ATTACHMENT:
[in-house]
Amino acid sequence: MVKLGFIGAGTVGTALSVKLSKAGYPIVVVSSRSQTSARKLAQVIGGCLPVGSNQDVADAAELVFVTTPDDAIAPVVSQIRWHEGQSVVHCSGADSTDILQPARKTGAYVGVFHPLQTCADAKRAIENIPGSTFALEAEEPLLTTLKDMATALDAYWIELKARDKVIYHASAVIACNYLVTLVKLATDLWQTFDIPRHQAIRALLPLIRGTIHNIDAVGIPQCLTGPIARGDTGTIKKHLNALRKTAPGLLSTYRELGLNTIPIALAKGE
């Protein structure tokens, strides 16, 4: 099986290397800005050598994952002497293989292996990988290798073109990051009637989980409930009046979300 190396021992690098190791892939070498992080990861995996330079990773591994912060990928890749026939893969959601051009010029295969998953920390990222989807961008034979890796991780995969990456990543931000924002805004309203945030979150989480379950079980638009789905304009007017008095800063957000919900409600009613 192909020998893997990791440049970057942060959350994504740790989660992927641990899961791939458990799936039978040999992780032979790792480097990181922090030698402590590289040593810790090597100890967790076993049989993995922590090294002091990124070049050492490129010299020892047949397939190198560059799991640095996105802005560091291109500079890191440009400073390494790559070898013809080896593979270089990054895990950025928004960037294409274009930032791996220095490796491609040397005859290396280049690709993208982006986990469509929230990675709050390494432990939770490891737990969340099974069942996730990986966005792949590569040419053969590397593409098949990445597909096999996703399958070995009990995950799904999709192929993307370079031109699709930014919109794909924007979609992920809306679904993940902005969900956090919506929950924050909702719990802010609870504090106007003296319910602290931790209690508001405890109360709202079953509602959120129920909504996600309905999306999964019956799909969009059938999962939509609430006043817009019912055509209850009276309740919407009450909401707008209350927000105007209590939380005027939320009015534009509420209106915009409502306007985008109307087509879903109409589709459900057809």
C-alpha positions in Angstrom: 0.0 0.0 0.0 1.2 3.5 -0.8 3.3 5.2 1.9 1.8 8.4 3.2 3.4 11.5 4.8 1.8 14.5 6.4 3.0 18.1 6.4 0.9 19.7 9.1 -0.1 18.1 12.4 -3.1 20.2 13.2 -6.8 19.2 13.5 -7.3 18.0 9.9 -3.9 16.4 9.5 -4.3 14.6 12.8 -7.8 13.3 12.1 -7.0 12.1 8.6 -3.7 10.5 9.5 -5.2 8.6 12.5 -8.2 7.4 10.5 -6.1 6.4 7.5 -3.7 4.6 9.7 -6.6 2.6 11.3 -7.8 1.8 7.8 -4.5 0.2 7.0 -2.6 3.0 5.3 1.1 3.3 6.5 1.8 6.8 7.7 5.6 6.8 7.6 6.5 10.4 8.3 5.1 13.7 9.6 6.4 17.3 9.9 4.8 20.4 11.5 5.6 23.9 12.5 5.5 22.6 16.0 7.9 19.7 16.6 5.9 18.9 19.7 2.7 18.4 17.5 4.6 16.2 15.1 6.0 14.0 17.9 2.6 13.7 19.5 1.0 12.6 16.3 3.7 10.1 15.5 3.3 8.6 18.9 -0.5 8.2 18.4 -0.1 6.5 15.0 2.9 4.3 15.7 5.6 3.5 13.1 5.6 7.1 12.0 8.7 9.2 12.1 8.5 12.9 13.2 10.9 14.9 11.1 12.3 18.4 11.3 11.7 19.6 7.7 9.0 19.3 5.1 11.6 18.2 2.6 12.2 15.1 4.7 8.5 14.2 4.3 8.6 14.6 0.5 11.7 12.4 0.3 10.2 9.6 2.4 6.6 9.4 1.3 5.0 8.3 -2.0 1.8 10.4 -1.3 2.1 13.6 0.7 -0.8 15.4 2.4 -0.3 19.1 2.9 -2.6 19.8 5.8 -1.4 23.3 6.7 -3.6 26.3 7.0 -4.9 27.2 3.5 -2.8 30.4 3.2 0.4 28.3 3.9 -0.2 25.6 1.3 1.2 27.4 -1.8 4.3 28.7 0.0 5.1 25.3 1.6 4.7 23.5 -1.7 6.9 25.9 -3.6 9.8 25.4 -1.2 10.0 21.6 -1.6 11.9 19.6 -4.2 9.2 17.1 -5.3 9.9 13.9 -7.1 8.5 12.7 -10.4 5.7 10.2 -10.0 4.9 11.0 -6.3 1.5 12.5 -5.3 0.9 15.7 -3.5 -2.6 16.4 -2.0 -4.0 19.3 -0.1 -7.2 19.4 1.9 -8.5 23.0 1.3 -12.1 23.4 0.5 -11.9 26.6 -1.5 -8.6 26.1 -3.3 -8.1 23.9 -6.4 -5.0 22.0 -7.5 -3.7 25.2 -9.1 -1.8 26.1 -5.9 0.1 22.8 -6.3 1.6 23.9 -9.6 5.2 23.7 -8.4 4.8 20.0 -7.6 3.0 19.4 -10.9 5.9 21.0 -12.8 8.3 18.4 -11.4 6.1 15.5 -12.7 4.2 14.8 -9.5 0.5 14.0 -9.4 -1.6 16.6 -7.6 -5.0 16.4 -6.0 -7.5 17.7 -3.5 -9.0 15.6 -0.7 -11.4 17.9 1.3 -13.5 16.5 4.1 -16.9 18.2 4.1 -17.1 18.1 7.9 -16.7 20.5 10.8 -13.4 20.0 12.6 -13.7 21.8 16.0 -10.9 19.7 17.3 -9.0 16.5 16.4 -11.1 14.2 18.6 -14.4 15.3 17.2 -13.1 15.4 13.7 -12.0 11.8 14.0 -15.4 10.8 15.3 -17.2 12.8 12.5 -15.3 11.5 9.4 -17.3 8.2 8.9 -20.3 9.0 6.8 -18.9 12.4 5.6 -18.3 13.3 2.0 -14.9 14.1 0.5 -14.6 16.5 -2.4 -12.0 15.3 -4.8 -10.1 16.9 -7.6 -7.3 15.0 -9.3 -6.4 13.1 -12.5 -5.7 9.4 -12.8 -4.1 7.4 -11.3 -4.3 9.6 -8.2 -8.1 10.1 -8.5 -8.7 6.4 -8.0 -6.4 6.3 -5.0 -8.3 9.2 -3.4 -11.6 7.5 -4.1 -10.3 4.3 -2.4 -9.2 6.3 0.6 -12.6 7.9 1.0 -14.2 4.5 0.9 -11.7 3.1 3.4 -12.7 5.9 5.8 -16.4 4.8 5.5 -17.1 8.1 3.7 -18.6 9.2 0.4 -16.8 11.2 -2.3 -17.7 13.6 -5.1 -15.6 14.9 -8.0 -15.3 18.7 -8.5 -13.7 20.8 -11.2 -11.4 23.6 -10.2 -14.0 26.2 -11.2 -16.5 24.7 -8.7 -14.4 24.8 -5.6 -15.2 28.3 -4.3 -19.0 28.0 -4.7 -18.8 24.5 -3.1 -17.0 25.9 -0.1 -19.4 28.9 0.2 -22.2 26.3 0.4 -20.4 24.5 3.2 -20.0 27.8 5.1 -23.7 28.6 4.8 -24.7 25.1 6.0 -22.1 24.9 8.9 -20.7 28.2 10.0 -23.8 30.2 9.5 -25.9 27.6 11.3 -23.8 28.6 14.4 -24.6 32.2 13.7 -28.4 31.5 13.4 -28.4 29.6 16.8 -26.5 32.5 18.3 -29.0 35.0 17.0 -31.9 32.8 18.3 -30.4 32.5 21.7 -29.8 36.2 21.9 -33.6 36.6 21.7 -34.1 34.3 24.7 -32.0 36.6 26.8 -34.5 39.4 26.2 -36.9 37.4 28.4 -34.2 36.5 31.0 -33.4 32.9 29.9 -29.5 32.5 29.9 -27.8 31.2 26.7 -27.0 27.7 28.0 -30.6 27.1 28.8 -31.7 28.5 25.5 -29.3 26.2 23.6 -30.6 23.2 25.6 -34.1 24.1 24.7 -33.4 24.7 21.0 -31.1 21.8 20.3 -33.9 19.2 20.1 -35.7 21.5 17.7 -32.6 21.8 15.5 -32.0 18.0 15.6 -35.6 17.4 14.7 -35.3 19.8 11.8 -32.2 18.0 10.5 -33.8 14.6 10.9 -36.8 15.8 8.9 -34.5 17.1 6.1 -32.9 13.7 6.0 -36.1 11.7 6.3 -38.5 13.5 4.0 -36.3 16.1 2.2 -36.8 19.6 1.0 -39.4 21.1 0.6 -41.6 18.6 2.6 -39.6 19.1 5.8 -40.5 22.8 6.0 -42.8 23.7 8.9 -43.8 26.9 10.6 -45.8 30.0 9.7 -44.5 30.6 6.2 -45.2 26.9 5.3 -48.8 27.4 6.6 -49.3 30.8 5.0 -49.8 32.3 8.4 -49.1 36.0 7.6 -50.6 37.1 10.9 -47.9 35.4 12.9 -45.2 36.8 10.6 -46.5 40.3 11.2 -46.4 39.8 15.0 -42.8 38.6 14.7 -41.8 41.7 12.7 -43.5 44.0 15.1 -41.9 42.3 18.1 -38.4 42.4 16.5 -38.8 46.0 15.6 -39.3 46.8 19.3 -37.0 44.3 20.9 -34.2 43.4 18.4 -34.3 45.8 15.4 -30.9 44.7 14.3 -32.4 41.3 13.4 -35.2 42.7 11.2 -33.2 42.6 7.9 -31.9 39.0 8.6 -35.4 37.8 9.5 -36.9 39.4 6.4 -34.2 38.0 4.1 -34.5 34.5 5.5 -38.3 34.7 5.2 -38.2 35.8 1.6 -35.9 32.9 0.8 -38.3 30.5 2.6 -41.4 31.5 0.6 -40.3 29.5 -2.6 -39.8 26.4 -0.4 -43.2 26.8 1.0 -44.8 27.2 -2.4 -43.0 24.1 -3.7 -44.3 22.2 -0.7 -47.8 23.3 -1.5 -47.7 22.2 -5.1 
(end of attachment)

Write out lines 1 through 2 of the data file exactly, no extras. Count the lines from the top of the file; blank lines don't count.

[in-house]
Amino acid sequence: MVKLGFIGAGTVGTALSVKLSKAGYPIVVVSSRSQTSARKLAQVIGGCLPVGSNQDVADAAELVFVTTPDDAIAPVVSQIRWHEGQSVVHCSGADSTDILQPARKTGAYVGVFHPLQTCADAKRAIENIPGSTFALEAEEPLLTTLKDMATALDAYWIELKARDKVIYHASAVIACNYLVTLVKLATDLWQTFDIPRHQAIRALLPLIRGTIHNIDAVGIPQCLTGPIARGDTGTIKKHLNALRKTAPGLLSTYRELGLNTIPIALAKGE